Jon Rushton: Ibe! Although, if the question is which player will make his debut (rather than breakthrough) – then Jordan Rossiter might get a chance.
Alun Evans: As I mentioned in the previous question, I’m not sure there are too many youngsters ready to make the break into the first team. Markovic and Manquillo are both youngsters who will make an impact on the team this season, but as they’ve both been playing first team football for their respective clubs I don’t think they can be classed as a breakthrough. Which leaves us with Jordan Ibe. Probably the only youngster likely to make a significant dent in the first team plans, assuming he’s not shipped out on loan (he may have already, I haven’t been paying attention!) but if not there’s a chance that Ibe could “do a Sterling” and terrorise unsuspecting premier league defences.
How should the Reds approach the Champions League?
Daniel Rhodes: Consensus seems to be Rodgers will adopt a more reserved attitude, changing the pace, tempo and focus on attacking to a more balanced approach… I say we blitz each team, regardless of the opponent. Why not? Because we’ll lose? Common consensus also said we’d never score a hundred goals or challenge for the title, so let’s try it, and maybe get turned over – but at least it’ll benefit us long term and the players will constantly know how to treat each game.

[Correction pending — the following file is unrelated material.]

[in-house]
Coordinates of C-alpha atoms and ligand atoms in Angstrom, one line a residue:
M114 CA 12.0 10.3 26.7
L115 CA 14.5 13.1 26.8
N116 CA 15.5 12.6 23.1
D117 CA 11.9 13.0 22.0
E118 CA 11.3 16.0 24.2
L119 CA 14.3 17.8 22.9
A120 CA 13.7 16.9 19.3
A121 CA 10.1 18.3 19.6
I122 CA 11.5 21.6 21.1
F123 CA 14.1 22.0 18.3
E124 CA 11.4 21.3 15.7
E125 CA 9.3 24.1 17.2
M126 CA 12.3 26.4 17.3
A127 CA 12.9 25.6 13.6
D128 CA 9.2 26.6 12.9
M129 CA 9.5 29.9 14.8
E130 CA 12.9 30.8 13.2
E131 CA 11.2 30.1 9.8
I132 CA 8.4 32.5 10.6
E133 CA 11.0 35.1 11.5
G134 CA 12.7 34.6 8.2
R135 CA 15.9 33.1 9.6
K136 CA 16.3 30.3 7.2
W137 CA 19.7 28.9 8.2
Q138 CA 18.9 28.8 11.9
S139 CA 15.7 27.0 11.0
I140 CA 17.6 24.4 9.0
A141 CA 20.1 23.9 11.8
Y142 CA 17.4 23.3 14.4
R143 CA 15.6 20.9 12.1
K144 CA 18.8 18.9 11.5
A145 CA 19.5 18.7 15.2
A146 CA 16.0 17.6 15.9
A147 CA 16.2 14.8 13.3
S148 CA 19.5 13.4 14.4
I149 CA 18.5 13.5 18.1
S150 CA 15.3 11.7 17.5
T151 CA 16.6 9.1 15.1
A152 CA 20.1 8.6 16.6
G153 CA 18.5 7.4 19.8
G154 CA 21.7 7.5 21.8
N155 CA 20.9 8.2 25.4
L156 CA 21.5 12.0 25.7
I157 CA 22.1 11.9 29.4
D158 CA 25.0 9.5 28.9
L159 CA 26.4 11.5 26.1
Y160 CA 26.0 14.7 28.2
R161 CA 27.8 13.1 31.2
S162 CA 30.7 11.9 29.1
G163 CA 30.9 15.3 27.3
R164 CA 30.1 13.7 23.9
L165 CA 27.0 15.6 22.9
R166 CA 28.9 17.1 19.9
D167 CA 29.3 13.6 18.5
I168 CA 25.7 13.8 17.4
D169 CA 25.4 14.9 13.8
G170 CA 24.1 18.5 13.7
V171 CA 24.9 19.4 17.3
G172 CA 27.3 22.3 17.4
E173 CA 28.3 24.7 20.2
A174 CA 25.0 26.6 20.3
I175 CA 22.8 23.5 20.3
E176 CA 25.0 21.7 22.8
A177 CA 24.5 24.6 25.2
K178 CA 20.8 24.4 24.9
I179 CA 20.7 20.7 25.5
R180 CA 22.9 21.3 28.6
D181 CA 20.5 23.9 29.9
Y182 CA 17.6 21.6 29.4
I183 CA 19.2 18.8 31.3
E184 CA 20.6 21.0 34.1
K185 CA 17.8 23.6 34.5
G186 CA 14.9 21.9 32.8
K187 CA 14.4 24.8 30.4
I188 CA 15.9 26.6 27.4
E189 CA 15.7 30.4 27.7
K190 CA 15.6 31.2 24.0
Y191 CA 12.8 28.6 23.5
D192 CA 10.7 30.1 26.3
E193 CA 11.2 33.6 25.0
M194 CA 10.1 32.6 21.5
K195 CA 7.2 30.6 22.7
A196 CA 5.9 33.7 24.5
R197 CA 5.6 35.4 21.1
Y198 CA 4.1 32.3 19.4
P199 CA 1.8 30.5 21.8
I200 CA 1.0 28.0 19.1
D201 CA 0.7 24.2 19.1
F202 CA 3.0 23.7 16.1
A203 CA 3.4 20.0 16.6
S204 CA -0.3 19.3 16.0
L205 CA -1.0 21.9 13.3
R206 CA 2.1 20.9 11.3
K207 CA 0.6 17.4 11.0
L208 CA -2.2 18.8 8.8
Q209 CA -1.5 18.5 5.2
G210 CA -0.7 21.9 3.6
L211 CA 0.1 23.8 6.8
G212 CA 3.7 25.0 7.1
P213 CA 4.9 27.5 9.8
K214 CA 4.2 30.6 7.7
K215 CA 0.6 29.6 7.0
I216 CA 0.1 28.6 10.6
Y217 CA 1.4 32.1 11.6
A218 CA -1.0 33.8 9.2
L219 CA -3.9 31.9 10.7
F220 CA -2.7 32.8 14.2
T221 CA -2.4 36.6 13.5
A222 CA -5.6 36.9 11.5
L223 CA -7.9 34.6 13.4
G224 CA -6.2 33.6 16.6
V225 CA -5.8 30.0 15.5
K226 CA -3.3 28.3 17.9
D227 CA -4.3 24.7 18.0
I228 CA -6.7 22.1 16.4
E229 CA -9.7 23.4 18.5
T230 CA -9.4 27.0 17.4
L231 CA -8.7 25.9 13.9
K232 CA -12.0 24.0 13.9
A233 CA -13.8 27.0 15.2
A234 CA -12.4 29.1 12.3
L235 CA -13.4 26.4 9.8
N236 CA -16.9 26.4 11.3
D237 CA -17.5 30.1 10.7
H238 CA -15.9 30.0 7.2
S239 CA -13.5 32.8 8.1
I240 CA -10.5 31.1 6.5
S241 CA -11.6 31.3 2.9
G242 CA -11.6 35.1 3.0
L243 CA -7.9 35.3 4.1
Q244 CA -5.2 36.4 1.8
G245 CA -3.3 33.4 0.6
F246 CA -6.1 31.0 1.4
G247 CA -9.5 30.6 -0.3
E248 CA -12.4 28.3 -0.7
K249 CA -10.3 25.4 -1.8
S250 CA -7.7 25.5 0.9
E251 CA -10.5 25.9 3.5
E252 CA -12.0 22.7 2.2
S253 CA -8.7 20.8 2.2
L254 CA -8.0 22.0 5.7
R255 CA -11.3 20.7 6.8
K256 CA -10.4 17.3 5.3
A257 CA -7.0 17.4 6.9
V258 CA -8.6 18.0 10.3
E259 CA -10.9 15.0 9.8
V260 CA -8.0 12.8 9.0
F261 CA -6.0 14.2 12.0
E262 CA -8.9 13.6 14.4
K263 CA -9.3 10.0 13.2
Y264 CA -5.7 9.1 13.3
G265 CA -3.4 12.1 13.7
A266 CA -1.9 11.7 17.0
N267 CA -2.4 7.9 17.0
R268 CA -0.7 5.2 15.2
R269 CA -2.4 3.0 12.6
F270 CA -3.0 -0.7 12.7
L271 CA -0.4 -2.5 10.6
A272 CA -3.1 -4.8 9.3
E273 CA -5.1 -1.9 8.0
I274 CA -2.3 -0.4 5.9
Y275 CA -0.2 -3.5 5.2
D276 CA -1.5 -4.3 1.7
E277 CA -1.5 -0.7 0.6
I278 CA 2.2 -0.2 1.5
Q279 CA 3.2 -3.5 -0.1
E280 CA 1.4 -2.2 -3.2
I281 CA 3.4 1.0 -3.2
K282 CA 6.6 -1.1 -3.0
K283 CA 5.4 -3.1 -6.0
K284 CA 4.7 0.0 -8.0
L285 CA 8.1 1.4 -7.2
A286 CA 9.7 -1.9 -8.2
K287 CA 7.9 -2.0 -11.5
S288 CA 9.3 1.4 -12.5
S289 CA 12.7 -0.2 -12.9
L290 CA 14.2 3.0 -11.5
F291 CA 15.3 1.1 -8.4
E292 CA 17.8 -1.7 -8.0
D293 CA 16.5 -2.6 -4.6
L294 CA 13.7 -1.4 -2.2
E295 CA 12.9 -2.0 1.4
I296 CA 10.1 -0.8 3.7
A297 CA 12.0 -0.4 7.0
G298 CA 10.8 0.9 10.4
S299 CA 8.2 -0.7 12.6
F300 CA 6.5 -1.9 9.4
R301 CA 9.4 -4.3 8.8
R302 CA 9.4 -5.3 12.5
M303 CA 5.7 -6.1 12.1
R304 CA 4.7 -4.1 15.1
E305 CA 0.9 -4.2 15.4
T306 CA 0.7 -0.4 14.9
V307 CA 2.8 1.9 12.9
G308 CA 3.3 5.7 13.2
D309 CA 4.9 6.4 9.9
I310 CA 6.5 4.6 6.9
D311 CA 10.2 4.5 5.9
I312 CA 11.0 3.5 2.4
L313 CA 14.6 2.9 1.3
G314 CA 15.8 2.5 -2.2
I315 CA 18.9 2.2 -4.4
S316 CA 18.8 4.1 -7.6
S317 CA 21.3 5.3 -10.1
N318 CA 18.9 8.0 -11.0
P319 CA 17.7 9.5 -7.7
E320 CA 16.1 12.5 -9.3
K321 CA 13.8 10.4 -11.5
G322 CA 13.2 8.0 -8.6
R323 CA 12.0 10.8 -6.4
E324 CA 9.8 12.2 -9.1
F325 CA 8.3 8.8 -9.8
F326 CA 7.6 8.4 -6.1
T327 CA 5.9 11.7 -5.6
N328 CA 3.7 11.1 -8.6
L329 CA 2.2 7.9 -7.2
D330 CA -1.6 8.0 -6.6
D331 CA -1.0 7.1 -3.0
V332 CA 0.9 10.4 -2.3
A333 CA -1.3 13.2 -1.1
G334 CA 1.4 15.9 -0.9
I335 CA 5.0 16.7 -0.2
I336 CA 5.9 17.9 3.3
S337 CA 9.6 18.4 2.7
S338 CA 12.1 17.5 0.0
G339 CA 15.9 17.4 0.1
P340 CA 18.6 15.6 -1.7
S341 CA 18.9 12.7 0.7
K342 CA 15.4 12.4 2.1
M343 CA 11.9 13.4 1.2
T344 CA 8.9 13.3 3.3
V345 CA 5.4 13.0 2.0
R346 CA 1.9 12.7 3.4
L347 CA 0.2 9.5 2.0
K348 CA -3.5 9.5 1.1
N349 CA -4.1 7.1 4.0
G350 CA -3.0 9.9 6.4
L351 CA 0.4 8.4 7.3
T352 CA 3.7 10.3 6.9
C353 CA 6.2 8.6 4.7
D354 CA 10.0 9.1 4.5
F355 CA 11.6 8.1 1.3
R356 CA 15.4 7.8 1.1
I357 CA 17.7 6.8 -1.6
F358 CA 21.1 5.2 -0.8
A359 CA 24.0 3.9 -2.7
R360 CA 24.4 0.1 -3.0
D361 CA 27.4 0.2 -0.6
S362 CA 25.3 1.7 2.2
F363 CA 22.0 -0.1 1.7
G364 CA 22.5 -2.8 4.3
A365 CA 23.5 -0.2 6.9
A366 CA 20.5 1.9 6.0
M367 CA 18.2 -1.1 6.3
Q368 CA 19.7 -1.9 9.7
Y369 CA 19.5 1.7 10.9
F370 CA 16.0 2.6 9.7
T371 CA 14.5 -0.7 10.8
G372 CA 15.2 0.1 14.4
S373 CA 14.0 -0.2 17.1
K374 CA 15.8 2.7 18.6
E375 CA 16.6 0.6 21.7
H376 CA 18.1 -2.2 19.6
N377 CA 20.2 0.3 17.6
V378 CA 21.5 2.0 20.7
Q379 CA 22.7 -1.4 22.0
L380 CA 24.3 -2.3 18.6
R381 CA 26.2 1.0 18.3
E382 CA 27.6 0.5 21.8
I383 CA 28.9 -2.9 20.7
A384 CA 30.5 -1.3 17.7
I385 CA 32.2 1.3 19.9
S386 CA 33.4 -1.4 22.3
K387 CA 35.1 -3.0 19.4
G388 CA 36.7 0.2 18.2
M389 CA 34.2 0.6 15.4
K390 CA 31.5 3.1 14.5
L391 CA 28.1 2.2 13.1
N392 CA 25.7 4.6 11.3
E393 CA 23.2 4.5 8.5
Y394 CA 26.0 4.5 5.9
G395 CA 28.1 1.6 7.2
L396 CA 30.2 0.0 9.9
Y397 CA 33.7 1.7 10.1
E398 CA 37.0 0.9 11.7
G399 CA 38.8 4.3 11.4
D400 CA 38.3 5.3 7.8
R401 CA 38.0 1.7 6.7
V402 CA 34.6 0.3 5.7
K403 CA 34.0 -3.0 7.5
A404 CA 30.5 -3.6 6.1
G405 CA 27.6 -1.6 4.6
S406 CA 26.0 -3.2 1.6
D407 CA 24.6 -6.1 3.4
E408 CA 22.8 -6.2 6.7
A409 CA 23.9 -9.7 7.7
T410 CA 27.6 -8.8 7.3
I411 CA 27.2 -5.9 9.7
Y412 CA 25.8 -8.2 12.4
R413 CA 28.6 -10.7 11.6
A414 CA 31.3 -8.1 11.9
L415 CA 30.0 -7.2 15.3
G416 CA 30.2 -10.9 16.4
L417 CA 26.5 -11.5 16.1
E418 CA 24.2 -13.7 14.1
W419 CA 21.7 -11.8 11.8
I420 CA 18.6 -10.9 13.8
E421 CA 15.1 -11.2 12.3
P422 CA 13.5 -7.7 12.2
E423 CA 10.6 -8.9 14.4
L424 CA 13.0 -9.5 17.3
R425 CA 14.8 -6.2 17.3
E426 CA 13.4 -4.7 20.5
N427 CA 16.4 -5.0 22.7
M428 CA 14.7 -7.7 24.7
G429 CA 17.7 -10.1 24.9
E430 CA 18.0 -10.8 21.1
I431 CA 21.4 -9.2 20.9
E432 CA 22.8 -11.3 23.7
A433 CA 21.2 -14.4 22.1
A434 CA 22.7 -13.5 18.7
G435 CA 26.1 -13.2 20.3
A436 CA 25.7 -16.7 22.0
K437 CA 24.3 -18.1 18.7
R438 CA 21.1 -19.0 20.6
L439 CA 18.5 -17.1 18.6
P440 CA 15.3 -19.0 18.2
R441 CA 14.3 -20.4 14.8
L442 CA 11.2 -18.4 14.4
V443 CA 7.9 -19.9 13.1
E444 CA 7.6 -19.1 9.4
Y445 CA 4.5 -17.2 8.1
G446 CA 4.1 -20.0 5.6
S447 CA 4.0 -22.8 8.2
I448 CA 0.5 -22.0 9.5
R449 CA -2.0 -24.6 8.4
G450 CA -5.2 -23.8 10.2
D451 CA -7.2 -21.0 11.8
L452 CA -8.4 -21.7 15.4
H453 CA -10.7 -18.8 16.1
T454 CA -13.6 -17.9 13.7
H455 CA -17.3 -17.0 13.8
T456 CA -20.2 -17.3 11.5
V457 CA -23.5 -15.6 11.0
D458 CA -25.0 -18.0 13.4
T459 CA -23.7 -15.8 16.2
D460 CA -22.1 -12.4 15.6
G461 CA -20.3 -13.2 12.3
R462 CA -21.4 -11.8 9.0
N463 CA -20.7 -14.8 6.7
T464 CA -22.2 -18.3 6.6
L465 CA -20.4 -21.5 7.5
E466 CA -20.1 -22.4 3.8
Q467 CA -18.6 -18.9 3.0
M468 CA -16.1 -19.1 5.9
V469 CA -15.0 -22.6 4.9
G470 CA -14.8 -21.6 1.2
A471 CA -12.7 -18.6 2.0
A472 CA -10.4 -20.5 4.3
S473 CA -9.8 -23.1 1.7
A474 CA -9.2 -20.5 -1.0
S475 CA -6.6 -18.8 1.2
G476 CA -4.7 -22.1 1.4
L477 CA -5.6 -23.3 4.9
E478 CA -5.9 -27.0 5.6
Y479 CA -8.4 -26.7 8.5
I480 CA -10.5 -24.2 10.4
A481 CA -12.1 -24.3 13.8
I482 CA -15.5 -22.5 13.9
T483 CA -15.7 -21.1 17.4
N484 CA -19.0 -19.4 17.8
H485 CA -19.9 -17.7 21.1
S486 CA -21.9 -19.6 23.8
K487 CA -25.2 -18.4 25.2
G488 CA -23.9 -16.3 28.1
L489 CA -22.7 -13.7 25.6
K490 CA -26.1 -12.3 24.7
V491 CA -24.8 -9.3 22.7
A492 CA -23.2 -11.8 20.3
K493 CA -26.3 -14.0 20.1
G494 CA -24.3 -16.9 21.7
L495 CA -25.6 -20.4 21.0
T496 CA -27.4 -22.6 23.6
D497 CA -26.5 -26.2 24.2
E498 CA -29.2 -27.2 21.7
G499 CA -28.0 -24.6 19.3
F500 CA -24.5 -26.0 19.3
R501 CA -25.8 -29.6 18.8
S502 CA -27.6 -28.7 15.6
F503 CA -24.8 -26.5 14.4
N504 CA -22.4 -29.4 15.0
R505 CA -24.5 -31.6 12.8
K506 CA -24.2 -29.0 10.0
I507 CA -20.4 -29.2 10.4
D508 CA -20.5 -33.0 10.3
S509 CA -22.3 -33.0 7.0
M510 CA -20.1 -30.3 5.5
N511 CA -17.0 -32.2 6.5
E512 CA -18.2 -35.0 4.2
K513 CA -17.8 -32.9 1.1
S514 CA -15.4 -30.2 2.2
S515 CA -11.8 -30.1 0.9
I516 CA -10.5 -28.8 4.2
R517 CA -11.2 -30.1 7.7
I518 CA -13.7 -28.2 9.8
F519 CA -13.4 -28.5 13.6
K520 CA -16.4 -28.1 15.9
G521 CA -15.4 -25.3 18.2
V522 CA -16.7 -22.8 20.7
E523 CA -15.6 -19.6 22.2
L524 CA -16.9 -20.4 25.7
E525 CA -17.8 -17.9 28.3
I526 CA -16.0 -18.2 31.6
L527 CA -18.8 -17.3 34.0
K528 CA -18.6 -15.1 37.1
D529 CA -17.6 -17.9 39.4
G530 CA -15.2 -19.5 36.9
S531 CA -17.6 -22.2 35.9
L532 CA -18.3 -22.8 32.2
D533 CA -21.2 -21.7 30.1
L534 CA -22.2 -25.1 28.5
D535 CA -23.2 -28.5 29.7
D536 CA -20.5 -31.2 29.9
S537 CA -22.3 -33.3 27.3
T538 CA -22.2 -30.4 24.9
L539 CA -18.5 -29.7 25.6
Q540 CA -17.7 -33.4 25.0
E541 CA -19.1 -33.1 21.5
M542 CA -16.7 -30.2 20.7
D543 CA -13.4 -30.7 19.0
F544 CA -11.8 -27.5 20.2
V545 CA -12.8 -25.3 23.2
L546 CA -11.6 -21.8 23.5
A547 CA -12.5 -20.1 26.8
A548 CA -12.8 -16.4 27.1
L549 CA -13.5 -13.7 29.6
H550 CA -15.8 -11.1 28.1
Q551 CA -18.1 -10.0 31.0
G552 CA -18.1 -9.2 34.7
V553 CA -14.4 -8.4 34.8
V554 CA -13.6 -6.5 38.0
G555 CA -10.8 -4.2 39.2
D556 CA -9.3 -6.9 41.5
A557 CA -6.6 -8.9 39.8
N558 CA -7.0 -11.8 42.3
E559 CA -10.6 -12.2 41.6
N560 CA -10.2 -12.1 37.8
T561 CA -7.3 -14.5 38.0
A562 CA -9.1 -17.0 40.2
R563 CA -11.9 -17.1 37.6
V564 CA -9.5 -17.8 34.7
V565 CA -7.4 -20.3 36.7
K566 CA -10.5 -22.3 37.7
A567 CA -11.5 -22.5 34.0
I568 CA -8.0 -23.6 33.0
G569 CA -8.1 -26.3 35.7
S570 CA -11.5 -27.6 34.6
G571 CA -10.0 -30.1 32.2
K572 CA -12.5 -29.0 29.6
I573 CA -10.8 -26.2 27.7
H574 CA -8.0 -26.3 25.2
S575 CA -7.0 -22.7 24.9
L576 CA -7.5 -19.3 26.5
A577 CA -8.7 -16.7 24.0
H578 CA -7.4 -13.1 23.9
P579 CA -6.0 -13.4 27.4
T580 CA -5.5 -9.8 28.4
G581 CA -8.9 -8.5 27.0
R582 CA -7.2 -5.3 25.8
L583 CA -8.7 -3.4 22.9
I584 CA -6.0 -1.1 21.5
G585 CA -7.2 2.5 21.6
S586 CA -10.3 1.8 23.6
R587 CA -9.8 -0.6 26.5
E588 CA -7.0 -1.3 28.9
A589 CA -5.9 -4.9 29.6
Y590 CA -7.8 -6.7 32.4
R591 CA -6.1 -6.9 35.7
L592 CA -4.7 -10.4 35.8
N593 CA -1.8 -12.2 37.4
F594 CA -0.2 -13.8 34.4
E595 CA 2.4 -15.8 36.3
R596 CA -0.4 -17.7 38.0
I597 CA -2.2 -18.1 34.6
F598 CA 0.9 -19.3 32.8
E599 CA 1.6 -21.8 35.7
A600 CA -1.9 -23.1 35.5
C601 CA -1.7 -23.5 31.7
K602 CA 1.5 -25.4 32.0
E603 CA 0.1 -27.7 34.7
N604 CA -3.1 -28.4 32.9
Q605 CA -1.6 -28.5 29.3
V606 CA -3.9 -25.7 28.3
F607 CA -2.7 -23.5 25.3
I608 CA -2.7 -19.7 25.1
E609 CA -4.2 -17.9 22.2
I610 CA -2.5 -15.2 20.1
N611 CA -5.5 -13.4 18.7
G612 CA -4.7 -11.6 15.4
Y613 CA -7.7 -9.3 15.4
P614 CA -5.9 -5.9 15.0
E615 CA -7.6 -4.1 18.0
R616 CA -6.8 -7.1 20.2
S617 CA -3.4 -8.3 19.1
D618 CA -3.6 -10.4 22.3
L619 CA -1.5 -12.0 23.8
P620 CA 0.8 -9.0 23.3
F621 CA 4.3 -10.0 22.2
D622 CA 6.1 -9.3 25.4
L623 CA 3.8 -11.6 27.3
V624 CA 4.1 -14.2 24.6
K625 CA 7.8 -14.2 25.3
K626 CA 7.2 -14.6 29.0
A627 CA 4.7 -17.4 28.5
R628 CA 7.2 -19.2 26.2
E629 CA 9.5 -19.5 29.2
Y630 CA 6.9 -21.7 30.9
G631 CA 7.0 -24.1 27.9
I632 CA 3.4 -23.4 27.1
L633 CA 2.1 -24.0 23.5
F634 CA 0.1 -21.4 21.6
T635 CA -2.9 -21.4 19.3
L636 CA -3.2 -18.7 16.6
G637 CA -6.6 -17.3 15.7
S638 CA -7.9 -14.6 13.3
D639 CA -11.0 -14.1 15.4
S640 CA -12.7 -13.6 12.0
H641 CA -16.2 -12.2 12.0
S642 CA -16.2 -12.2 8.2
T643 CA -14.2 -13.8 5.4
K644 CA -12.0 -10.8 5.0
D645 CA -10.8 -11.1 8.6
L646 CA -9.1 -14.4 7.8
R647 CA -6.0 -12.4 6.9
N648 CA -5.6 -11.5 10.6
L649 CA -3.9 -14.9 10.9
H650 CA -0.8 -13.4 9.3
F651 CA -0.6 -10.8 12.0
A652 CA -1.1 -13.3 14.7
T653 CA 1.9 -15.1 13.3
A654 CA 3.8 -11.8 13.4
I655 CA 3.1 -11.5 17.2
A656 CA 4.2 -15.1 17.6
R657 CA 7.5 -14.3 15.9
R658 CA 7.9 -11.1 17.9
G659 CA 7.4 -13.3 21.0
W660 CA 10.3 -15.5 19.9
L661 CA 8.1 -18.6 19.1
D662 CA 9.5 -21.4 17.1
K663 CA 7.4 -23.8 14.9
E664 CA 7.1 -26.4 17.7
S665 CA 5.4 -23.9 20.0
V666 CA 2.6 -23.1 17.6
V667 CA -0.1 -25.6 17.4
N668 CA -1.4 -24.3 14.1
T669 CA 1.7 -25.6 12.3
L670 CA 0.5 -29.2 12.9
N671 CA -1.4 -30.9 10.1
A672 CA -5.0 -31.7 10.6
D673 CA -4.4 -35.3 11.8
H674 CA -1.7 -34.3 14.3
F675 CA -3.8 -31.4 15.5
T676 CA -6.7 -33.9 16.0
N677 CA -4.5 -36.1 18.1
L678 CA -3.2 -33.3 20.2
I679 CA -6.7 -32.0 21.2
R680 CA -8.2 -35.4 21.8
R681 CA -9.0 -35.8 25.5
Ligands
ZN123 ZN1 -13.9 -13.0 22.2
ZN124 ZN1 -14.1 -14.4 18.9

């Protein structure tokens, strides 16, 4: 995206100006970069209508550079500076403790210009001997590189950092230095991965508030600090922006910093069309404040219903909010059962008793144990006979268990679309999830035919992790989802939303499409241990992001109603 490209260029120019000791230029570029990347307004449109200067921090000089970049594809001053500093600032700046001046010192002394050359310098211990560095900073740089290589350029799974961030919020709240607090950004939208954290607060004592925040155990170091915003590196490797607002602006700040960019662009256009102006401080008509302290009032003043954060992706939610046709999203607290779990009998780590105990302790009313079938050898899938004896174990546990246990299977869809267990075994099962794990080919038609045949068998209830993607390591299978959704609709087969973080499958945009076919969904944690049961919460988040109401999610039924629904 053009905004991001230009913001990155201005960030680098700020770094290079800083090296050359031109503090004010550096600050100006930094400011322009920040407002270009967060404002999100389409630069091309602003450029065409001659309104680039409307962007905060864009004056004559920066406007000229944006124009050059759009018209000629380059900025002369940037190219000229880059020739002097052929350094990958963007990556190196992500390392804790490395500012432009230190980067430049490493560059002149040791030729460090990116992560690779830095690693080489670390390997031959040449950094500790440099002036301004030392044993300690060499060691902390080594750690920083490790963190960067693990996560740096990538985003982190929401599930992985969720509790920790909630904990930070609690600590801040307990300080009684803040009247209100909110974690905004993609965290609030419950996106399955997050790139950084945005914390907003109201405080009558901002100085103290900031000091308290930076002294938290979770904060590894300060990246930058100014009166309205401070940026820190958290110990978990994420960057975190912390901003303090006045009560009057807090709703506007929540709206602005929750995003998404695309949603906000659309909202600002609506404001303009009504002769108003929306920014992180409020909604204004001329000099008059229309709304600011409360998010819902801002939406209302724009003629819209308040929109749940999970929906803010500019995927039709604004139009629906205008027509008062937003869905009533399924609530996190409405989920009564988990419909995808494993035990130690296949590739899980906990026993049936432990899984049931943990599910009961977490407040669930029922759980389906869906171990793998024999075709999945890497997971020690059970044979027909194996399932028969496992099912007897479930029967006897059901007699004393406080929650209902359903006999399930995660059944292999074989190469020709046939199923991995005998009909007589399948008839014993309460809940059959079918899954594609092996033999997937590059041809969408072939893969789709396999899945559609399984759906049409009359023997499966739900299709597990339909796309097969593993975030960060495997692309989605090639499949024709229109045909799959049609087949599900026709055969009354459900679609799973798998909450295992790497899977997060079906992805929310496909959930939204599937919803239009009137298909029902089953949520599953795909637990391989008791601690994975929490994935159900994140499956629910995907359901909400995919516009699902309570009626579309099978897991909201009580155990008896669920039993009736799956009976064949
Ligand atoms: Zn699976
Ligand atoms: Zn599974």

Many better minds than mine though seem adamant that it will be a humiliation, and that might be more detrimental than attempting to win a few cautious one-nils.
Dan Kennett: Very seriously. We need to see full strength teams throughout the group stage until we’ve either qualified or been eliminated.